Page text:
Happy new year! It might not feel like spring near you (sorry Midwest and Northeast folks!), but according to our maps, many parts of the country are seeing an unusually warm spring and early leaf out . The map below shows how often we see a spring like this year in locations where spring has already sprung. Some parts of the Southeast are experiencing the earliest spring in the 39-year record.
How will plants and animals respond? Your observations submitted to Nature's Notebook can tell us!

Happy observing,
What your data are telling us
Flowering phenology and fire
Flowering in chamise, a widely distributed plant in fire-prone chapparal California, is a good indicator of fire risk. Your data contributed to  Nature’s Notebook helped researchers identify that a critical live fuel moisture threshold is crossed after the plant has flowered but before fruits have developed. Accordingly, managers can readily and inexpensively assess live fuel moisture status simply by looking at chamise flower and fruit status. This study shows the potential for your data to inform critical management decisions.

Photo: Emery et al. 2020
Ecological Indicators

An early start to spring in the Southeast
Spring leaf out   is off to an early start this year in much of the Southeast. Some locations are seeing spring leaf out three weeks ahead of normal (a long-term average of 1981-2010). Our Director Theresa Crimmins joined Jim Cantore and Stephanie Abrams on The Weather Channel to talk about the implications of an early spring .

What's new at Nature's Notebook and USA-NPN
Explore seasonal happenings near you
Our new Visualization Tool lets you explore how the seasons are shaping up at your location - how quickly temperatures are warming, whether spring arrived early or late, and what plants and animals have been active this year.

New campaigns for 2020
This year we have two new campaigns that need your help! Pollen Trackers launched last December focused on documenting pollen release in mountain cedar ( Juniperus ashei ) in central Texas. We are also interested in your observations of eastern red ceda r ( Juniperus virginiana ) as part of this campaign this spring.

Midwest and Northeast observers can take part in an effort to document phenology of invasive plants including Japanese knotweed ( Reynoutria japonica ) and wild parsnip ( Pastinaca sativa ) . Look out for more details on this campaign soon!

Updates to our species list for 2020!
This year we've added several new plant and animal species and updated protocols for butterflies and grasshoppers. These insect groups now include phenophases for egg laying, eggs and pupae for species where these stages might be visible to a careful observer. All the other species and phenophases you are accustomed to are still here, unchanged, and waiting to be observed!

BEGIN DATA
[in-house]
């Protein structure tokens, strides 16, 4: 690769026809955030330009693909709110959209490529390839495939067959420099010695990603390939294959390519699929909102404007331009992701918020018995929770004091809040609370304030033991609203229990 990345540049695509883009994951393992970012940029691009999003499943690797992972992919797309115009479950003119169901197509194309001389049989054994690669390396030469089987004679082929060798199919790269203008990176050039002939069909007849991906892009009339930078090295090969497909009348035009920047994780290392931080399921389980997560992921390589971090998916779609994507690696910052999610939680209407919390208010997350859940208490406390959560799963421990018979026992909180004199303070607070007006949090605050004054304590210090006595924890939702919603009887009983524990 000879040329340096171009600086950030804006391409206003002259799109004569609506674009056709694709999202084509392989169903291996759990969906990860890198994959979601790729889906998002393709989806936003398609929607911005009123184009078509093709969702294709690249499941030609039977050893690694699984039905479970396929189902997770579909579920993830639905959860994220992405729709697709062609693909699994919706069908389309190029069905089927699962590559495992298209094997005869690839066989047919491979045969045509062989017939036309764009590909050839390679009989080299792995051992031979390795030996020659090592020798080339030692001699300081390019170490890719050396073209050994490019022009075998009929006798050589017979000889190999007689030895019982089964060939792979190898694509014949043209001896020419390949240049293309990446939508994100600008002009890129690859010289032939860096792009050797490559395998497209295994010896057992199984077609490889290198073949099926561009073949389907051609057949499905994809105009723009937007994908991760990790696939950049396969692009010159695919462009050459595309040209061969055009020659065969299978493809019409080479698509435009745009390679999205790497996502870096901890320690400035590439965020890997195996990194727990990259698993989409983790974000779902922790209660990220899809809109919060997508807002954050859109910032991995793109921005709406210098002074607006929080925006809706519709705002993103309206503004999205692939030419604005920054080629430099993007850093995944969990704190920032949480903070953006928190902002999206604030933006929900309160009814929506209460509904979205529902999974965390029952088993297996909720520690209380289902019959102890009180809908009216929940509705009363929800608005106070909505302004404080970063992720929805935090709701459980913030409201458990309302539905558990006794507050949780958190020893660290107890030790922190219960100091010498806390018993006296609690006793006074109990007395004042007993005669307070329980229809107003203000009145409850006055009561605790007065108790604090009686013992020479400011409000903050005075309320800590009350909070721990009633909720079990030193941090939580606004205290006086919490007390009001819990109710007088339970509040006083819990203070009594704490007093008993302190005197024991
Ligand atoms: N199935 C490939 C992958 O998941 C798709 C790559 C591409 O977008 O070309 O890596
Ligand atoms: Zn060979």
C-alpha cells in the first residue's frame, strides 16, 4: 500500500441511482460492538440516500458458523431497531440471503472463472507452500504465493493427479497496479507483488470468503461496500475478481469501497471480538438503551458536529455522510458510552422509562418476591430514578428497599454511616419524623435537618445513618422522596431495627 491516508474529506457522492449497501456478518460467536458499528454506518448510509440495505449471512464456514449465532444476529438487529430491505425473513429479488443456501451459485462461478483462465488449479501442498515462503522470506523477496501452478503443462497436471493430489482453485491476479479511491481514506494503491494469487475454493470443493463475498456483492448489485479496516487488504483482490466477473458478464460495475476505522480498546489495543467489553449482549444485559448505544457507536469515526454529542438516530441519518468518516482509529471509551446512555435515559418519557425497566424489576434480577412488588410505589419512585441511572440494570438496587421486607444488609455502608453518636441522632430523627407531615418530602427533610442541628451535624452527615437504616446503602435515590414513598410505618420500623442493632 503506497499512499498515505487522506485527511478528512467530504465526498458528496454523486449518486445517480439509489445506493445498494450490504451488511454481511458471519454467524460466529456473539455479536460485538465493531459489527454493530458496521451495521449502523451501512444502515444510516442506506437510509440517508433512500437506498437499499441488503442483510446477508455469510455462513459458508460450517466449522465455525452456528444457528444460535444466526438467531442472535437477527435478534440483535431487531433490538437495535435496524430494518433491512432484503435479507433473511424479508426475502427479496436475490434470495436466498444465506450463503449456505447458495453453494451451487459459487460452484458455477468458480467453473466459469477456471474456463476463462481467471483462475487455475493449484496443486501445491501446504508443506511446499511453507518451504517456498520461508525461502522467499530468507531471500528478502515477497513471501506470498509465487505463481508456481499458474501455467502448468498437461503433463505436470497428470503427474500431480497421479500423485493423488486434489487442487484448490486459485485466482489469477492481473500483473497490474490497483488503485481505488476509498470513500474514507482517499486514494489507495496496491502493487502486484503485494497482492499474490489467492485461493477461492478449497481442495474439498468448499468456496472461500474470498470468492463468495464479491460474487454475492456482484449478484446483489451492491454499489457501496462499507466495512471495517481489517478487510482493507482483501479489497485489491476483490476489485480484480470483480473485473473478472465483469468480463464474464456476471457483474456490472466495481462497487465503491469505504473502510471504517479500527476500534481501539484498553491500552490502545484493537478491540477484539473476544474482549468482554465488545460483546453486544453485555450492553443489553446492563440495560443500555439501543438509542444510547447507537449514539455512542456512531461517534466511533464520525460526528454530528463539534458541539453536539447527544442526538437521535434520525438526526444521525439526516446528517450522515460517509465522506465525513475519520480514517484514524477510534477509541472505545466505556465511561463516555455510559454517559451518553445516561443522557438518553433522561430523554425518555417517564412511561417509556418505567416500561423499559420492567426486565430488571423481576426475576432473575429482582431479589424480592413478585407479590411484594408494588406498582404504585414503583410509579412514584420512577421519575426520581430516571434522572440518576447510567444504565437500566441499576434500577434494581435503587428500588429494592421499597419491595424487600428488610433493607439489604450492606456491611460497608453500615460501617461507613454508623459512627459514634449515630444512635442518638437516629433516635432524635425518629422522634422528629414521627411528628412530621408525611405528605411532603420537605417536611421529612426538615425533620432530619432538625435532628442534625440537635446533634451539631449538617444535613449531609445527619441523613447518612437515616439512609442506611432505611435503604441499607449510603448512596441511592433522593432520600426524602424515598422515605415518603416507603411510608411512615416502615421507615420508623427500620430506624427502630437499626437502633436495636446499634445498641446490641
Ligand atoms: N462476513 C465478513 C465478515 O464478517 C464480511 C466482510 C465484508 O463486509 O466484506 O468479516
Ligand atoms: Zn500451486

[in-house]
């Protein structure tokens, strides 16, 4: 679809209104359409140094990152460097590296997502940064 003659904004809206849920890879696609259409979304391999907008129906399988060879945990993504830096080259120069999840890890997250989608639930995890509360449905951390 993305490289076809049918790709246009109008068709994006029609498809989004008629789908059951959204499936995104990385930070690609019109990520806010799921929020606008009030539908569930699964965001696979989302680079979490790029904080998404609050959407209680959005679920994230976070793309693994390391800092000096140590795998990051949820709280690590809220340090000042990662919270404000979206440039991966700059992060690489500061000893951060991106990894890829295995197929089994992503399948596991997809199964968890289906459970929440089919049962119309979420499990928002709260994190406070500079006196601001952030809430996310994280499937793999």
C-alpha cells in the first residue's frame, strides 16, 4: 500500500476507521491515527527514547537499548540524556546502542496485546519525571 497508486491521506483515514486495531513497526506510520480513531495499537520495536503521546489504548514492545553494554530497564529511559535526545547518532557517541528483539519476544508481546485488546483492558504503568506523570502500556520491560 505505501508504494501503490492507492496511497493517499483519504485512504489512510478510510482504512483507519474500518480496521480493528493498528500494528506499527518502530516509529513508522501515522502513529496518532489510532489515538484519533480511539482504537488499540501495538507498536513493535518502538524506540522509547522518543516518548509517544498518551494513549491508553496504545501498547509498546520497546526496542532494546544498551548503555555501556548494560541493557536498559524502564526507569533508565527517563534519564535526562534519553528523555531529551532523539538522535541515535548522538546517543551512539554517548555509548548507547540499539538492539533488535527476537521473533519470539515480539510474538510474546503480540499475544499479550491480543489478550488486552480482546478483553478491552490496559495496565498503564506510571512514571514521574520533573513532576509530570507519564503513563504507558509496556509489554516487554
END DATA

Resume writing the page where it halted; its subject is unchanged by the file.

Recent happenings in the field
The impacts of warming winters
A new NPR article describes how warming winters are impacting plants and animals across the country from reductions in crop yields to longer seasons for disease vectors.

Illustration by Cornelia Li
for NPR
The best garden to support monarchs
Authors of a new study in  Frontiers in Ecology and Evolution  looked the impact of different garden configurations of milkweed, nectar plants, and ornamental grasses on presence of monarch eggs and caterpillars. They found that gardens with milkweeds evenly spaced in a 1 m corridor surrounding nectar plants and grasses led to higher numbers of eggs and caterpillars.

Once your garden is set up, submit your observations nectar plant flowering to our  Nectar Connectors  campaign!

Nature's Notebook Nuggets
Catch spring in the act!
The cues for a plant’s transition from dormancy to renewed activity can be subtle, yet can be quite visible if you are watching closely. It may take careful sleuthing—and sometimes previous experience—to detect the early stages. The tightly clasping bud scales of the dormant buds—or tightly packed leaves of naked buds—begin to shift or ever-so-slightly "swell" and may also shift color. These signals suggest that reporting on "Breaking leaf buds" and "Flowers and flower buds" is not long off.

More ways to get involved
April is citizen science month
Citizen science month is a time to celebrate all the important work you do as a Nature's Notebook observer! You can learn more about citizen science and find an event near you to join others in celebrating citizen science.

Observation Guide and 5-year journal
The Naturalist's Notebook is an observation guide and five-year calendar-journal for documenting your observations of nature. Authors Nathaniel Wheelwright and Bernd Heinrich also include illustrations to guide new observers with tips on what to look for where you live.

Erin Posthumus